by Kevin OBrien

Seagate GoFlex Thunderbolt Adapter Review

Seagate's claim to fame when it comes to both their GoFlex desktop hard drive line and the GoFlex portable hard drive line are the adapters that allow the user to swap between interfaces. Seagate has long supported USB, USB 3.0 and FireWire options, but at CES they announced a new Thunderbolt option. This gives Mac users for now, speedy access to external storage that in some cases, like the MacBook Air, wasn't available before. The Seagate GoFlex Thunderbolt Adapter is compatible with the entire GoFlex portable hard drive line including the GoFlex Satellite

The adapter comes with a 90-day warranty and users will have to provide their own Thunderbolt cable, which is standard with Thunderbolt storage solutions. The adapter is trickling into retail now, with a suggested retail price of $99.99.

Seagate GoFlex Thunderbolt Adapter Specs

  • Model - STAE121
  • Dimensions - 4.83" x 3.08" x 1.09"
  • Weight - .21 pounds
  • Bus powered
  • Compatible with all portable GoFlex drives

Design

The Thunderbolt adapter is actually quite large when you compare it to any of the other Seagate GoFlex adapters. With the USB 3.0 adapter coming standard on our 1TB FreeAgent GoFlex external hard drive, we used it in our side by side comparison. The difference is night and day to say the least.

The bulk comes from the Thunderbolt interface, which on a larger drive you might not mind the added heft. On a portable solution centered around a 2.5-inch hard drive though the extra size is near the volume of the drive itself. Add in the one size fits all $50 Thunderbolt cable from Apple which is also rather oversized for portable applications and you can kind of see your travel baggage requirements increasing. For some notebooks such as the Apple MacBook Air, where the two choices are either USB 2.0 or Thunderbolt, this is your only option for a faster connection.

One side note for those interested in buying the GoFlex Thunderbolt adapter for other uses, it is compatible with any standard 2.5-inch hard drive and SSD. The mounting is a bit crude since it has nothing to connect to besides the SATA power and data port, but it does work, and appears to the the cheapest, if not only DIY Thunderbolt solution on the market.

Performance

Thunderbolt makes heady performance claims. With a 10Gb/s throughput potential, it's 20 times faster than USB 2.0 and 12 times faster than FireWire 800. Of course we know these upward limits are theoretical and the device connected has a great deal to do with overall performance. That's evident in this case, as the hard drive inside the GoFlex Satellite, isn't exactly the ideal candidate to show what Thunderbolt is capable of, but still accurate to show that for existing products the performance increases might be underwhelming for some.

To see just how Thunderbolt stacks up with the GoFlex product line, we used a 1TB FreeAgent GoFlex portable hard drive, which came with USB 3.0 originally. To show the performance spread, we included IOMeter sequential large-block benchmarks for a wide range of interface options, including USB 2.0, USB 3.0, Thunderbolt, and native SATA to the hard drive itself.

Over a USB 2.0 connection, which by this point in its life could be considered a universal standard across all platforms, we measured transfer speeds of 33MB/s read and 28.4MB/s write. Stepping up to USB 3.0, those speeds increased to 80.5MB/s read and 80.4MB/s write. Over Thunderbolt, those speeds measured to 80.6MB/s read and 80.4MB/s write. For this particular drive, the limiting factor for both USB 3.0 and Thunderbolt was the drive itself... not the interface. Connecting to the drive over its native SATA 3.0Gb/s we found transfer speeds to hit the same upper-limit of 80.5MB/s read and 80.4MB/s write.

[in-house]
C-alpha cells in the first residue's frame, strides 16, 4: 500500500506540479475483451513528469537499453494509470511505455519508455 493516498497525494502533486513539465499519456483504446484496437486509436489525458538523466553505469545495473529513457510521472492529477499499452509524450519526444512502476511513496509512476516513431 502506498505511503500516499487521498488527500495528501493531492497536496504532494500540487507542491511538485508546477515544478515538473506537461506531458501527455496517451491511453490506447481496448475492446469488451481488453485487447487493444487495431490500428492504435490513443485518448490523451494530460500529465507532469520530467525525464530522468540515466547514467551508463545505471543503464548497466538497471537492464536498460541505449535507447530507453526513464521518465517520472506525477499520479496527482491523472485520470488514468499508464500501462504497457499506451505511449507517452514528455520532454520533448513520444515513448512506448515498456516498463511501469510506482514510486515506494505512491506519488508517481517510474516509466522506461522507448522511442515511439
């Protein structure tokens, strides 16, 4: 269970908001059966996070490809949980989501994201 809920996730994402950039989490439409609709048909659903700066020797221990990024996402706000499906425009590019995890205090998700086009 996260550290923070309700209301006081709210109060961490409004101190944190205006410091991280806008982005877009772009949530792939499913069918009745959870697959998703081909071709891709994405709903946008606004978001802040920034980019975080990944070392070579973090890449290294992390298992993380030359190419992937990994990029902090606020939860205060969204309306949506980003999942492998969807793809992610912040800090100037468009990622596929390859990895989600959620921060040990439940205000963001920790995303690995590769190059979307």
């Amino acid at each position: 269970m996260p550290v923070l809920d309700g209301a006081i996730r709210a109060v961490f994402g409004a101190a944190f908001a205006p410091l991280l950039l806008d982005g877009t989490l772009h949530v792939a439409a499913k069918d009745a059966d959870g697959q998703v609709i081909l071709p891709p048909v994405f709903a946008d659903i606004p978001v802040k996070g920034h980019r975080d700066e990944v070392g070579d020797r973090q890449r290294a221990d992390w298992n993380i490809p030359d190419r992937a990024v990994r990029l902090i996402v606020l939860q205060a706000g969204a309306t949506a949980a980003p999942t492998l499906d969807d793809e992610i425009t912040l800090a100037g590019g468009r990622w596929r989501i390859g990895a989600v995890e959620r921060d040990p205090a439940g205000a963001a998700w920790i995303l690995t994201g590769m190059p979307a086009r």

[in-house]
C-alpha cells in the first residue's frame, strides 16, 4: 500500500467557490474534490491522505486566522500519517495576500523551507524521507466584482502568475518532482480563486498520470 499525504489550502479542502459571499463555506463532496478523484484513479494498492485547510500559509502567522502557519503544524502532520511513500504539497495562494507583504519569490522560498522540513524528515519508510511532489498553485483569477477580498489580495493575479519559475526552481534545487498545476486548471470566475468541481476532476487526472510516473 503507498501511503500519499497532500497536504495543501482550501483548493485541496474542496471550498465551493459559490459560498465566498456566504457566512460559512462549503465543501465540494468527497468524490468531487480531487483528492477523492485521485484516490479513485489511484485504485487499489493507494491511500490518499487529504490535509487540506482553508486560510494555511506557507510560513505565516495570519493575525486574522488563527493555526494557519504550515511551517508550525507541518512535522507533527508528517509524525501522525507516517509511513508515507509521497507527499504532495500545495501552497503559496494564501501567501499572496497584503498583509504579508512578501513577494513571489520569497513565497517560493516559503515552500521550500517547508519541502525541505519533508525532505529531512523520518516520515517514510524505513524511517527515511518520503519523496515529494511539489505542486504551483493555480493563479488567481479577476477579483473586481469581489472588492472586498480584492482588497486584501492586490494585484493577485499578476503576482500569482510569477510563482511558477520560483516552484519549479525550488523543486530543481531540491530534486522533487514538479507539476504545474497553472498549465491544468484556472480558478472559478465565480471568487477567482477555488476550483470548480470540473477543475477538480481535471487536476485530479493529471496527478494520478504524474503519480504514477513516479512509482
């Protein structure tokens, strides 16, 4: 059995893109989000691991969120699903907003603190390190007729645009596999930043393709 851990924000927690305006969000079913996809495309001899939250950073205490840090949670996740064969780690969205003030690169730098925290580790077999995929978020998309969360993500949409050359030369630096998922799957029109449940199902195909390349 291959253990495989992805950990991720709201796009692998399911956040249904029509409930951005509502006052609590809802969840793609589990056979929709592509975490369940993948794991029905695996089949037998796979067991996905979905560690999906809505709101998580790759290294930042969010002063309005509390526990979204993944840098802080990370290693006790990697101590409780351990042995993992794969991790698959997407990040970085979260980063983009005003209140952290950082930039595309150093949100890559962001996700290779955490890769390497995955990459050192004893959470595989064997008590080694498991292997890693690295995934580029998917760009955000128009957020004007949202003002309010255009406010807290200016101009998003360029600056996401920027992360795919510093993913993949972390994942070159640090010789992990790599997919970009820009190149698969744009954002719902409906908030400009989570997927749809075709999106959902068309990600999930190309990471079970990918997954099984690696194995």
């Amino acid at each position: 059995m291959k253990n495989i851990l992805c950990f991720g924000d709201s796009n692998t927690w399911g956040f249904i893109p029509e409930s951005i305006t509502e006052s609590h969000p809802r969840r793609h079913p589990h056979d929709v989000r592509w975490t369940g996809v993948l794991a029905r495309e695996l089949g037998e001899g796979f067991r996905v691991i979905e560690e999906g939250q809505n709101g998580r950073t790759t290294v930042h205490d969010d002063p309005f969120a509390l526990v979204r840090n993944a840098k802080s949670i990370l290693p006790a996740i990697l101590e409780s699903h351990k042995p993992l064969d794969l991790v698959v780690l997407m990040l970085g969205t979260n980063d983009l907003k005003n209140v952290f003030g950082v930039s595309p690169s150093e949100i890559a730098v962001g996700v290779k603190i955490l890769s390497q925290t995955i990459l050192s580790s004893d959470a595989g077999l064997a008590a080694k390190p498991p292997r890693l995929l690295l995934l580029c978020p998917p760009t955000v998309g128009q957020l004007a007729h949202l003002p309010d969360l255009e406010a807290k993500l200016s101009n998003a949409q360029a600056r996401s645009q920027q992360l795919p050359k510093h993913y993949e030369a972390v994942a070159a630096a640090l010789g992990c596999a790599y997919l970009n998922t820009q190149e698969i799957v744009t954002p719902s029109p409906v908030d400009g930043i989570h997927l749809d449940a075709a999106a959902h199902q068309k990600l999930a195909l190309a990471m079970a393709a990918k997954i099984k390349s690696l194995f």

Conclusion

Thunderbolt is tricky, while it offers tremendous speed potential, the number of use cases that can justify the expense of the hardware and $50 cable are a bit thin. That said, there are many who will pay up for Thunderbolt, which as we see here can provide substantially improved performance for computers who are port constrained, like the MacBook Air. There are of course other early adopters and the like who have Thunderbolt ports and cables and don't mind paying the $100 for the Seagate Thunderbolt sled to gain access to the external drive's full speed. Those users however might be more interested in the Thunderbolt sled for its universal SATA interface, meaning any 2.5" notebook drive can be used with it. 

We saw speeds increase from around 30MB/s over USB 2.0 to 80MB/s over Thunderbolt with the Seagate GoFlex portable external hard drive. The down side though is USB 3.0 could also offer the same speed, with less bulk and much less cost for systems with a wider range of port options. With the upper speeds of 2.5-inch hard drives barely pushing the limit of USB 3.0 (or FireWire 800) users won't find this adapter really useful until more SSD solutions come to market, since the fastest 2.5-inch GoFlex product Seagate currently sells only incorporates a 7200RPM notebook hard drive.

Pros

  • Compatible with entire GoFlex portable line
  • Well built
  • Simple to use

Cons

  • No performance gain over USB 3 when used with GoFlex portable hard drives
  • Expensive for most users

Bottom Line

Seagate's Thunderbolt adapter for their line of GoFlex portable hard drives does its intended job well, but it's hard for most, outside of MacBook Air owners, to justify the expense given USB 3.0, FireWire 800 and Thunderbolt performance is about the same - all limited by the hard drive. 

Seagate GoFlex Thunderbolt Adapter (STAE121)

See how the Thunderbolt Adapter does when paired with an SSD

Discuss This Review